Wellington clinicians say the capital’s youth mental health service is desperately short staffed and has all but collapsed.

RNZ reported last year about patients facing long wait times at a number of Wellington mental health services – with demand having ramped up amid a lack of clinicians.

Since then it appears the situation in Wellington’s child and adolescent mental health service – called CAMHS – has “deteriorated significantly” with an exodus of staff.

RNZ understands it is currently operating at about a third of normal capacity – blowing out wait times for patients.

A Wellington clinician RNZ is calling *Katie describes it as a “catastrophic collapse of the service” leaving the “very real chance some young people could die as a result”.

She said clinicians were having to postpone treatment for unwell and risky clients already on their books to treat newcomers with more acute needs.

The service’s parent organisation, the Mental Health, Addiction and Intellectual Disability Service (MHAIDS), said there was a surge in referral numbers since the pandemic – which came amid a nationwide shortage of clinicians.

It said it was working incredibly hard to recruit staff, and has some new hires coming onboard soon.

CAMHS currently has eight full-time equivalent clinical vacancies for its team of 20.

RNZ’s question about how many of those 20 FTEs were admin and support workers went unanswered.

Longer waits complicates treatment
Clinicians said their deep fear was that a young person would commit suicide or badly injure themselves while waiting for treatment.

One worker RNZ is calling *Penny said wait times to initially assess someone with moderate needs had gone from about five weeks a couple of years ago to sometimes six months or more now.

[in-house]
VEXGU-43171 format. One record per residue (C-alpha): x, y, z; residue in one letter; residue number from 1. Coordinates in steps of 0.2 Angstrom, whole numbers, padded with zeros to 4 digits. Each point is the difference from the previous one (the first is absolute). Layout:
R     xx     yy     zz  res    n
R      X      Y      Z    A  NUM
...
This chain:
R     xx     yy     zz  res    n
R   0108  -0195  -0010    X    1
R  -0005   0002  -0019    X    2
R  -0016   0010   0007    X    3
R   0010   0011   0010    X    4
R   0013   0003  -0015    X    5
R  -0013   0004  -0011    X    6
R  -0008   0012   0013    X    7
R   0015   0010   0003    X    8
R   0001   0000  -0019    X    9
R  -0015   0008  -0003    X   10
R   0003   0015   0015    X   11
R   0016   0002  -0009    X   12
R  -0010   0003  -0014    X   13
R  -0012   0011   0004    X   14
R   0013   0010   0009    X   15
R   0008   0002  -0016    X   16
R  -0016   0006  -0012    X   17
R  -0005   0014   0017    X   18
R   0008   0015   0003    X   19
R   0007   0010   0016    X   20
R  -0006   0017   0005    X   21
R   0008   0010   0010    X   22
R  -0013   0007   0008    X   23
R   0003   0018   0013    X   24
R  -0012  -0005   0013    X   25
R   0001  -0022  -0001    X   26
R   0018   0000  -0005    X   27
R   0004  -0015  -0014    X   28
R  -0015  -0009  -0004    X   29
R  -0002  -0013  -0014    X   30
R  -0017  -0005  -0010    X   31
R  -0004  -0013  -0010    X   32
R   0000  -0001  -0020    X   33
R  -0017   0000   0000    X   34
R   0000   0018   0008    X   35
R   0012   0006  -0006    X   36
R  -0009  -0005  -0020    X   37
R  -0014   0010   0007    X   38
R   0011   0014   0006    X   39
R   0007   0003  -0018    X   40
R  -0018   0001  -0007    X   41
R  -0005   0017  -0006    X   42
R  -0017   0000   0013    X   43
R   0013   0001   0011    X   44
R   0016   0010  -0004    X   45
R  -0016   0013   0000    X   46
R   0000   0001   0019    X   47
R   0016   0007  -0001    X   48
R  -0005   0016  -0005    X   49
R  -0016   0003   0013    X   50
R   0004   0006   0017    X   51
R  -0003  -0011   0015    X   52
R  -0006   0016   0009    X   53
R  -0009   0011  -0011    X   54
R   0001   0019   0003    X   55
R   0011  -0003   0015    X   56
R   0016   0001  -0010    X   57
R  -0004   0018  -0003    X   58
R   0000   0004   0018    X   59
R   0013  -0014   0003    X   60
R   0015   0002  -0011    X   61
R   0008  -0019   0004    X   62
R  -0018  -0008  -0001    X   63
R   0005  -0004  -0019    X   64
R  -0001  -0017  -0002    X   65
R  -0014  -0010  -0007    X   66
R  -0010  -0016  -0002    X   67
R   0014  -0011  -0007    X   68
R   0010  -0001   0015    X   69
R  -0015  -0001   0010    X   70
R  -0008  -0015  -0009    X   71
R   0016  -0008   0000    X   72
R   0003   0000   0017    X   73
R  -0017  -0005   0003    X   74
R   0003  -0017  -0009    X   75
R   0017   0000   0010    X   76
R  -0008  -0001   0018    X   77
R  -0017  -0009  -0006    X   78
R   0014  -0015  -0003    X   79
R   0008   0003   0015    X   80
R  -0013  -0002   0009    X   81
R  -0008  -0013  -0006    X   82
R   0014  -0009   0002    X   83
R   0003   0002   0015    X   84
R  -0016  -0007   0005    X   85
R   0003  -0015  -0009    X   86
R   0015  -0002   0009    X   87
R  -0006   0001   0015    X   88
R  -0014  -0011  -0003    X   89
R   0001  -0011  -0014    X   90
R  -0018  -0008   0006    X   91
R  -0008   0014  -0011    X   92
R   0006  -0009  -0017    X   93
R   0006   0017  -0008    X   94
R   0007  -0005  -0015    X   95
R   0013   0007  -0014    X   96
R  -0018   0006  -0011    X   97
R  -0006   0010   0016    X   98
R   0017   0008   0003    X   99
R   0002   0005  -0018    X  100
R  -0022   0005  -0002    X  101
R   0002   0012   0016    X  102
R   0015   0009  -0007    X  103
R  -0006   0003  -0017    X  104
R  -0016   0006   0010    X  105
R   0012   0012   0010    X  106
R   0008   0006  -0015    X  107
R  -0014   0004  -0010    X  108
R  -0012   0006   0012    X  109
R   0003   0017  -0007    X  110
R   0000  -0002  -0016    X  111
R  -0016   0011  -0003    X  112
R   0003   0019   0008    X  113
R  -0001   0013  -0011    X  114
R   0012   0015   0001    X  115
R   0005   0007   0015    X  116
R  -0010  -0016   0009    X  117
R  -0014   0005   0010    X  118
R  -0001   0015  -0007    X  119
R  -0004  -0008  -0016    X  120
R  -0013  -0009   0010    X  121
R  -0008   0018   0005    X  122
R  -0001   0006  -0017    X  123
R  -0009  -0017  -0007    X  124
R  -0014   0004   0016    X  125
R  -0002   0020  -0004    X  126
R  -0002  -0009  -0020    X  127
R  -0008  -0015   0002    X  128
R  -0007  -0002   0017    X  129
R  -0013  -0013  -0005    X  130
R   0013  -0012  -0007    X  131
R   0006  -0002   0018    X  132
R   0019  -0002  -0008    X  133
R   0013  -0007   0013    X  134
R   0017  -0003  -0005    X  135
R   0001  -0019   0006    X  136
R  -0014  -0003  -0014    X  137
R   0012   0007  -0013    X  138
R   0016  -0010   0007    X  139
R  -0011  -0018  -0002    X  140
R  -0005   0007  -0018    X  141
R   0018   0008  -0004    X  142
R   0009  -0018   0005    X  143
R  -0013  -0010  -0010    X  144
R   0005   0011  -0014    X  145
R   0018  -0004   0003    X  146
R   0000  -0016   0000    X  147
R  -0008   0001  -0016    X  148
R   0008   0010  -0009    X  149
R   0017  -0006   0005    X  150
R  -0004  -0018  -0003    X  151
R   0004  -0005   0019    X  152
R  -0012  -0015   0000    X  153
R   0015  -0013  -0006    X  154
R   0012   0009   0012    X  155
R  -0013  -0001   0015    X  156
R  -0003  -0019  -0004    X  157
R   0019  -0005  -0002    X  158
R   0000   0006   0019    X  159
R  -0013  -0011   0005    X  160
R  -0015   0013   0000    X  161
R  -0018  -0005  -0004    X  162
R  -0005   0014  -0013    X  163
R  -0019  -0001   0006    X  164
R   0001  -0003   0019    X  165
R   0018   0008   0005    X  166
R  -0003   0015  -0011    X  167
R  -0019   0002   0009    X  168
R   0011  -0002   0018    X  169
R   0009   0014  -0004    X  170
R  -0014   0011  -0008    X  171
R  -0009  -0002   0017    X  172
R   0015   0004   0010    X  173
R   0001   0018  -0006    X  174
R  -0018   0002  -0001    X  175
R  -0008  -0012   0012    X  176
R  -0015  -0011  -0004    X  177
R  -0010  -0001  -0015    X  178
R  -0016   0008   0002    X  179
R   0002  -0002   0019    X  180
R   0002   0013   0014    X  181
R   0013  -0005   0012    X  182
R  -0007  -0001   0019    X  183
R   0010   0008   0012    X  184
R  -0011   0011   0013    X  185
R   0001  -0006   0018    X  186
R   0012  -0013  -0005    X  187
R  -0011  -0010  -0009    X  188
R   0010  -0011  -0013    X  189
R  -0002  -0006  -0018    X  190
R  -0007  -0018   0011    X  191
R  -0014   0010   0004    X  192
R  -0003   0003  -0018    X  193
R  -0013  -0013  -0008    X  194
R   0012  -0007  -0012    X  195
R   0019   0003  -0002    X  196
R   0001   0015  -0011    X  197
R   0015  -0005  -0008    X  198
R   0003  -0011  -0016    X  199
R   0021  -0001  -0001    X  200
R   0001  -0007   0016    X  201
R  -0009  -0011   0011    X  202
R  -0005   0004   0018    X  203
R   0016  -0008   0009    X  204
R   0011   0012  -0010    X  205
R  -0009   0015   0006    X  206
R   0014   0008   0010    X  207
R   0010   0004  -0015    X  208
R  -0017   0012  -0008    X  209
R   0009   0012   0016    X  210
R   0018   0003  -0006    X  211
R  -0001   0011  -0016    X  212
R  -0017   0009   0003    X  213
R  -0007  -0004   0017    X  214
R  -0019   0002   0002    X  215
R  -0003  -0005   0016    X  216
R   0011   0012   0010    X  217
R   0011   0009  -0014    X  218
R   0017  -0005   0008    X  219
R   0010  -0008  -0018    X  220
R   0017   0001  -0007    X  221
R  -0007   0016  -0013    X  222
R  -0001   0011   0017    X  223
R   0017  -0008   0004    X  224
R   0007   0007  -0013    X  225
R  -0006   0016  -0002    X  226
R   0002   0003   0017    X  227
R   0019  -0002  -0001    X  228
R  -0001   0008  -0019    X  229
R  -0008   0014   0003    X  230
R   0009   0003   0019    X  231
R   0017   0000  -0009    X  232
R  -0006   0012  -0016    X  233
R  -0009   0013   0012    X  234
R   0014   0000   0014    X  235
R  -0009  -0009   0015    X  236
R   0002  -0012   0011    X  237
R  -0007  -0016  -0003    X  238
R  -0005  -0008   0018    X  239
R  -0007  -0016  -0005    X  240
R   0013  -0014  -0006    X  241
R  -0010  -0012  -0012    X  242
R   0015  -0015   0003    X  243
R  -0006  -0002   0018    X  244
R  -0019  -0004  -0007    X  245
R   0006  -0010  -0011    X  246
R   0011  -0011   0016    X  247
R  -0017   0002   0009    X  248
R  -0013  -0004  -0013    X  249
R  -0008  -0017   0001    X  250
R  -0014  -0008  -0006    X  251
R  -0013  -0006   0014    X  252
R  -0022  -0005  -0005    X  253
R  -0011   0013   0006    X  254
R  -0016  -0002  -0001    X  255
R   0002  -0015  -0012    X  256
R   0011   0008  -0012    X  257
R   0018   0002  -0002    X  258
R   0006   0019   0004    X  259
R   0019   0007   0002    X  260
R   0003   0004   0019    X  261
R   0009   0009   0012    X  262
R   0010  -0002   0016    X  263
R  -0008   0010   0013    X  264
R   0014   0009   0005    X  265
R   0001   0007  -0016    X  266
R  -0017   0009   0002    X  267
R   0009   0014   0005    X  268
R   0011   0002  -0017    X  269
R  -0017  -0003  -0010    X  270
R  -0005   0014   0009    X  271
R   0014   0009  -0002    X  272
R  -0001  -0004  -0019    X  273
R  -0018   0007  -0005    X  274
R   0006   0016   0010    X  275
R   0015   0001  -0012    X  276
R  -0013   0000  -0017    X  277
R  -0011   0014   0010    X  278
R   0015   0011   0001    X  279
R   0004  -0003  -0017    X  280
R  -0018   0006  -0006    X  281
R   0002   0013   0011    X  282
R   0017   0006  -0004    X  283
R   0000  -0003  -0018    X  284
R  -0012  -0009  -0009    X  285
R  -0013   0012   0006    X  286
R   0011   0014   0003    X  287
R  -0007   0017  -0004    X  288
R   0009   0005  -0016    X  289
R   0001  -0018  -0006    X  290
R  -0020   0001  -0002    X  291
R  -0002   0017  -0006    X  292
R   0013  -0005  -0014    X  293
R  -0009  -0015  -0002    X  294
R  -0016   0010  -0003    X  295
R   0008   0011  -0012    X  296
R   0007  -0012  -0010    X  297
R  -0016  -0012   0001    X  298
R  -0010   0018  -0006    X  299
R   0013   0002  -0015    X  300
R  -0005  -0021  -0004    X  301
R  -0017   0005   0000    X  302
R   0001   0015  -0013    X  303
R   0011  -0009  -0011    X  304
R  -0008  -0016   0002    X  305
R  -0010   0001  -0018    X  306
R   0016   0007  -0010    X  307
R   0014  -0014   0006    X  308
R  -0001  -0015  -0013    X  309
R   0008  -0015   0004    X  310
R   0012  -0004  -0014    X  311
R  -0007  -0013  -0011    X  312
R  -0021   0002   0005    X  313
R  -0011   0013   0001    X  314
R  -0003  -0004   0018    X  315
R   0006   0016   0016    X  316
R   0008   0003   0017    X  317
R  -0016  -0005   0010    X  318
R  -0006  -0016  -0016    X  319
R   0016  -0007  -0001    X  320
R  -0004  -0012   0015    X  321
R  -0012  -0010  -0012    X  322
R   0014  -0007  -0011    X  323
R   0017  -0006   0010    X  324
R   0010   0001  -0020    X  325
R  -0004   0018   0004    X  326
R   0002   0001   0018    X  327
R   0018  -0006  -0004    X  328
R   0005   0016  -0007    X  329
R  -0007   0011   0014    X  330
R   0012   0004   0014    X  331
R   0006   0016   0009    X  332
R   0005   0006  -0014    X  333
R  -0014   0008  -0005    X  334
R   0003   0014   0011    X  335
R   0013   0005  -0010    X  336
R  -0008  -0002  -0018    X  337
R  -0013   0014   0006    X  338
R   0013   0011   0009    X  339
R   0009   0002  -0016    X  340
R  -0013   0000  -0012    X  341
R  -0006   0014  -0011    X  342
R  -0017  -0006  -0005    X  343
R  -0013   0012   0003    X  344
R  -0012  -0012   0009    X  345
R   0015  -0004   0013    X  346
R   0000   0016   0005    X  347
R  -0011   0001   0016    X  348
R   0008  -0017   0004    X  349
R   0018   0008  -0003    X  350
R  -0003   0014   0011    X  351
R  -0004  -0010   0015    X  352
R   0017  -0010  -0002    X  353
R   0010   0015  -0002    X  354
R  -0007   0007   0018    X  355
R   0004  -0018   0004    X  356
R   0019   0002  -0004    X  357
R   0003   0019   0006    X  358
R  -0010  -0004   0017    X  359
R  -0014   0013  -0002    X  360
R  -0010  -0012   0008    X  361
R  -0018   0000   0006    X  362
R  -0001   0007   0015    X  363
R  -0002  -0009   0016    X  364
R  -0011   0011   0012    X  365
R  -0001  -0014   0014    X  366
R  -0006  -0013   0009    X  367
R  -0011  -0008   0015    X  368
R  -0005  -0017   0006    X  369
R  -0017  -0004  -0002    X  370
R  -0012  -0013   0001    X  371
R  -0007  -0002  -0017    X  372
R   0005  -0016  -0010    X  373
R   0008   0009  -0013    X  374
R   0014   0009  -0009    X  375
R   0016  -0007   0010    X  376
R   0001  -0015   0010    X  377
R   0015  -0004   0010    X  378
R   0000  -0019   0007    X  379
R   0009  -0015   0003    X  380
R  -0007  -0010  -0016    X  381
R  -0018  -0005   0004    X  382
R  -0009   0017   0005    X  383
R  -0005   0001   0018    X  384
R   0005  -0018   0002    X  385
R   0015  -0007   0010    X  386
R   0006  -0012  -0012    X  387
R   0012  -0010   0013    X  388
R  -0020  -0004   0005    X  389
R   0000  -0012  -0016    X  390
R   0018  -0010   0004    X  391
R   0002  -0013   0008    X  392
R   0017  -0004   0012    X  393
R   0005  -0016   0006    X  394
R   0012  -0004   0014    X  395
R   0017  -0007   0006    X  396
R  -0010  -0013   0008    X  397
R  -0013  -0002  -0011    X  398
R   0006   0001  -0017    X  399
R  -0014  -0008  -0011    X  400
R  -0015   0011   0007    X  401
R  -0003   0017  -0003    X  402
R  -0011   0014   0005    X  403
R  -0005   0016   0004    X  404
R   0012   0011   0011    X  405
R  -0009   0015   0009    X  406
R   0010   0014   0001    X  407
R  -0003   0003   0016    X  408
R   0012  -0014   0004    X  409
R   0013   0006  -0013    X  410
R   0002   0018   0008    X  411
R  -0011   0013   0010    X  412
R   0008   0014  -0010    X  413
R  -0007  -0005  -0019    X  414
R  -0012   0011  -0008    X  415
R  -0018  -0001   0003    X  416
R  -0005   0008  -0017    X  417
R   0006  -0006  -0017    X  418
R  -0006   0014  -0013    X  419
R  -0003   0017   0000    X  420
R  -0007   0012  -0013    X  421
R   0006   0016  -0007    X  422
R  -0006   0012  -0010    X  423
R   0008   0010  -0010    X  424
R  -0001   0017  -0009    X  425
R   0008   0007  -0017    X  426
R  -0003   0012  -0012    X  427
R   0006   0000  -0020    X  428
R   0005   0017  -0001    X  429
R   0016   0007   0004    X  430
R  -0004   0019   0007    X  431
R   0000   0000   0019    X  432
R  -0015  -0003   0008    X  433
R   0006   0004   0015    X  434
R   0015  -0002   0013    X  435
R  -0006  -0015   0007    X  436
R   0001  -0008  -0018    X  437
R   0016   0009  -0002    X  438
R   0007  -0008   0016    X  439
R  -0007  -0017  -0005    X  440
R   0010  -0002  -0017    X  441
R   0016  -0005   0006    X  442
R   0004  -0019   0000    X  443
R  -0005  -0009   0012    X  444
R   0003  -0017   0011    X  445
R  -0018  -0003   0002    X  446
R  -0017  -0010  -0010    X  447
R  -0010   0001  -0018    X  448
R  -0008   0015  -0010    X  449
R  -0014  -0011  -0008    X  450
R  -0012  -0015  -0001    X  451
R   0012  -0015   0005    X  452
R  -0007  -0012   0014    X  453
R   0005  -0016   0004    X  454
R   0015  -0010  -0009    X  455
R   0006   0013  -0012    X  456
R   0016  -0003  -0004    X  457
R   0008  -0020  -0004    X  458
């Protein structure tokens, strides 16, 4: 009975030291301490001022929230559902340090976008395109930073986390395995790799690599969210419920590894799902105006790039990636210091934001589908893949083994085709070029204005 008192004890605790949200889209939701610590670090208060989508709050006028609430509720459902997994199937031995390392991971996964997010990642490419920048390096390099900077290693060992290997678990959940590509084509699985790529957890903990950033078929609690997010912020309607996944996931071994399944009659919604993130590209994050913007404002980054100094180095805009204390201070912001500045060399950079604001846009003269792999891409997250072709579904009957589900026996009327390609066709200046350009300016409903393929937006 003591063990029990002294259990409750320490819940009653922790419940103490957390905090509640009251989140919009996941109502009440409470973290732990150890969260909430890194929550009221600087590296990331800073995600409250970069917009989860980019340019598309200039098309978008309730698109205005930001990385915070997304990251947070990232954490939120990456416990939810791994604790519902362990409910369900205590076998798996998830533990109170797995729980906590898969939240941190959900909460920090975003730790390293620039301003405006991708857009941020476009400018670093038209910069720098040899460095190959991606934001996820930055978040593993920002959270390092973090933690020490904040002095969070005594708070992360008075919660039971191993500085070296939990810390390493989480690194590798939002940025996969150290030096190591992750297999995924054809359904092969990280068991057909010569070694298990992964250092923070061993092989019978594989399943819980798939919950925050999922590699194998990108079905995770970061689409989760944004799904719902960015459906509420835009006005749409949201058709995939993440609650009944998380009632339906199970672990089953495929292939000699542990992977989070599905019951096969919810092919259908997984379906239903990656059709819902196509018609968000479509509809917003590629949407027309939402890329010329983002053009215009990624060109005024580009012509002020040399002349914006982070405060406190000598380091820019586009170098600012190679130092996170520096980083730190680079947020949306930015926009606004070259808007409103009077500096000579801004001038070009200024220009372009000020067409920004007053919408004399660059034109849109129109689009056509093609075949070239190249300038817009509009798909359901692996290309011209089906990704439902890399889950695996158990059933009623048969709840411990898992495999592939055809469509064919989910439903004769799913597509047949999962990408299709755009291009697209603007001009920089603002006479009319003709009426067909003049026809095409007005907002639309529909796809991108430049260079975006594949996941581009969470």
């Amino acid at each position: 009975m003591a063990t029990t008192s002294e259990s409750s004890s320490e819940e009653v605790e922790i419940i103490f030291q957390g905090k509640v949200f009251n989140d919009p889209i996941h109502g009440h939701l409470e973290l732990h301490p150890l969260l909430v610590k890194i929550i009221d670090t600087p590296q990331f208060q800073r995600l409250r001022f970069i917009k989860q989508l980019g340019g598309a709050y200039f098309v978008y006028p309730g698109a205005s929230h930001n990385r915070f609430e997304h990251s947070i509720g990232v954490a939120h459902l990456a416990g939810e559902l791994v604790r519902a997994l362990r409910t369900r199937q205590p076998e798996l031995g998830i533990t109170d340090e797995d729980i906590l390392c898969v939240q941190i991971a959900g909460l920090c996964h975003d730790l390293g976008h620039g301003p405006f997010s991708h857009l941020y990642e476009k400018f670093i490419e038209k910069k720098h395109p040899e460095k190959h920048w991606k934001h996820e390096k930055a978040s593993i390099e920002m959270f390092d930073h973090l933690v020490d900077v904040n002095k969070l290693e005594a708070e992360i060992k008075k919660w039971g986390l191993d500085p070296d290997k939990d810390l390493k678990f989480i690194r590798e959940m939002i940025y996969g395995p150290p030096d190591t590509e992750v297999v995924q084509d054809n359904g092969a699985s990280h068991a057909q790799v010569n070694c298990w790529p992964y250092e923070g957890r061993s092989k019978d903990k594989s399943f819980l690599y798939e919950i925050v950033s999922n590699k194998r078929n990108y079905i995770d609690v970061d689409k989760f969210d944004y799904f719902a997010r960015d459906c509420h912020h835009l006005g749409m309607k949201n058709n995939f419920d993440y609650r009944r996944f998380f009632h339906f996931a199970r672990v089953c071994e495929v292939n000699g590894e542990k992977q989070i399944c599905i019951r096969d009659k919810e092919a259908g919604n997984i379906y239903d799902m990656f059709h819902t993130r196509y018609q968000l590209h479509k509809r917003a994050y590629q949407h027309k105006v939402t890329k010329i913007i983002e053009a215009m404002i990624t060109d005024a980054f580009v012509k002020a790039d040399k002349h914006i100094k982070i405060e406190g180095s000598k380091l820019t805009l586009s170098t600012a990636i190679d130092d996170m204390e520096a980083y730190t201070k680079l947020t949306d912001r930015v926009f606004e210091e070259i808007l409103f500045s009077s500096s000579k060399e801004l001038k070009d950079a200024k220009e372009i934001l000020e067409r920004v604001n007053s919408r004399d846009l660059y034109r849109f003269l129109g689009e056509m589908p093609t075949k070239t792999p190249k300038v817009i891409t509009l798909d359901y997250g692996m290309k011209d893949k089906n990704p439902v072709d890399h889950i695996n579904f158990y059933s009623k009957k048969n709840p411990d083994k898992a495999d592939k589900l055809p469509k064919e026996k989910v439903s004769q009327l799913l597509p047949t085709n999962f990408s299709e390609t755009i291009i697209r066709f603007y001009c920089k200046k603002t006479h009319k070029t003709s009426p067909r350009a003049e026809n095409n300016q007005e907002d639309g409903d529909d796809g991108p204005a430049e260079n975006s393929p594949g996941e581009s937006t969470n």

Clients may then face a similar delay before treatment can actually start.

Katie said young people referred to the service today could likely face even longer waits before treatment starts.

MHAIDS figures released under the OIA showed mean wait time for first contact went from about 10 weeks in 2020 to 13 weeks last year.

Patients could then wait at least that long again to get their first face-to-face meeting.

Mental health worker Katie said not only was there increased demand but there was a larger number of young people presenting with more acute needs.

That, combined with fewer staff, meant each clinician had a greater ratio of severe cases on their book, and those who still had serious needs were bumped further and further down the list.

Katie said leaving serious mental illness untreated for any length of time can be damaging – particularly for young people who were still developing.

She said it could have a severe flow-on effect for families.

RNZ has previously reported on parents having to quit their jobs to care for their children, many who are not in school while they are waiting for treatment.

Impact on staff
Clinicians described their “overwhelming dread” and feeling sick with stress before coming onto shift.

One said it was just “constant crises and putting out fires”.

They said having such a high proportion of severe clients was also incredibly emotionally difficult.

Clinicians said they had been pleading with management for more support for over a year, but felt the message had been they basically needed to work harder.

MHAIDS said there were regular meetings with staff to discuss “safety and resourcing challenges”.

It also said it met with a “small group of staff” and their union last year about the shortages and how this could negatively impact both staff and the clients.

But clinicians told RNZ they feel management response to the situation had been too slow.

Everyone RNZ spoke to were at pains to say staff were incredibly dedicated and worked very hard.

MHAIDS working incredibly hard amid nationwide shortage to recruit staff
MHAIDS executive director Karla Bergquist said the service had recently recruited three health professionals from overseas who start shortly.

It was in the process of appointing a fourth position and is actively recruiting for the other vacancies.

She said the Wellington service was also getting help with urgent cases from other CAMHS teams in the region.

It had also signed a contract with independent mental health provider and it was seeking opportunities with other NGOs.

Bergquist said she was aware that was not a long-term solution but it allowed routine treatment to continue, freeing up the service to take on new clients.

The service was working hard on a large programme of work to improve its services, reduce wait times and increase staff, she said.

The region’s DHBs say they are making progress with a comprehensive recruitment and retention strategy – focused on international recruitment, and return-to-work programmes.

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